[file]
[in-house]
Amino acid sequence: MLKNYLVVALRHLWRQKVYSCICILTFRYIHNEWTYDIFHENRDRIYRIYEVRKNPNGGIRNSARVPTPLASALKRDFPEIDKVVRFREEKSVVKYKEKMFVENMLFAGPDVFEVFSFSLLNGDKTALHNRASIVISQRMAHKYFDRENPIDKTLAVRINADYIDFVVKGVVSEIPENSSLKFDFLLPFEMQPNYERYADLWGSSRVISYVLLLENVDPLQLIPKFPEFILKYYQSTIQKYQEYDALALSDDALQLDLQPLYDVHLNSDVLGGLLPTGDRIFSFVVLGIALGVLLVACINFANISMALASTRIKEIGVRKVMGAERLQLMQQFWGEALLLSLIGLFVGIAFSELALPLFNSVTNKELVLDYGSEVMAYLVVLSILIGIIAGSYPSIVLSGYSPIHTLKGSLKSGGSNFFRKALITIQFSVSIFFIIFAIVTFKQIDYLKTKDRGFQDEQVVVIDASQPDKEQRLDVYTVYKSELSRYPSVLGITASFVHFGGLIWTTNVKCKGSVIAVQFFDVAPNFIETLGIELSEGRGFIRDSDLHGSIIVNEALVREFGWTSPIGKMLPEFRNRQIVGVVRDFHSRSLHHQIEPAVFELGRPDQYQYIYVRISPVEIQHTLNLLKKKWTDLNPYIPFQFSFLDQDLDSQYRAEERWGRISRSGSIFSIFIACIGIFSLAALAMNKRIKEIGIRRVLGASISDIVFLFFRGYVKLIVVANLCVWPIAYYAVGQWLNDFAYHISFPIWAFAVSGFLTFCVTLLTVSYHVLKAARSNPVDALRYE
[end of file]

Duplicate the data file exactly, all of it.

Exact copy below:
[in-house]
Amino acid sequence: MLKNYLVVALRHLWRQKVYSCICILTFRYIHNEWTYDIFHENRDRIYRIYEVRKNPNGGIRNSARVPTPLASALKRDFPEIDKVVRFREEKSVVKYKEKMFVENMLFAGPDVFEVFSFSLLNGDKTALHNRASIVISQRMAHKYFDRENPIDKTLAVRINADYIDFVVKGVVSEIPENSSLKFDFLLPFEMQPNYERYADLWGSSRVISYVLLLENVDPLQLIPKFPEFILKYYQSTIQKYQEYDALALSDDALQLDLQPLYDVHLNSDVLGGLLPTGDRIFSFVVLGIALGVLLVACINFANISMALASTRIKEIGVRKVMGAERLQLMQQFWGEALLLSLIGLFVGIAFSELALPLFNSVTNKELVLDYGSEVMAYLVVLSILIGIIAGSYPSIVLSGYSPIHTLKGSLKSGGSNFFRKALITIQFSVSIFFIIFAIVTFKQIDYLKTKDRGFQDEQVVVIDASQPDKEQRLDVYTVYKSELSRYPSVLGITASFVHFGGLIWTTNVKCKGSVIAVQFFDVAPNFIETLGIELSEGRGFIRDSDLHGSIIVNEALVREFGWTSPIGKMLPEFRNRQIVGVVRDFHSRSLHHQIEPAVFELGRPDQYQYIYVRISPVEIQHTLNLLKKKWTDLNPYIPFQFSFLDQDLDSQYRAEERWGRISRSGSIFSIFIACIGIFSLAALAMNKRIKEIGIRRVLGASISDIVFLFFRGYVKLIVVANLCVWPIAYYAVGQWLNDFAYHISFPIWAFAVSGFLTFCVTLLTVSYHVLKAARSNPVDALRYE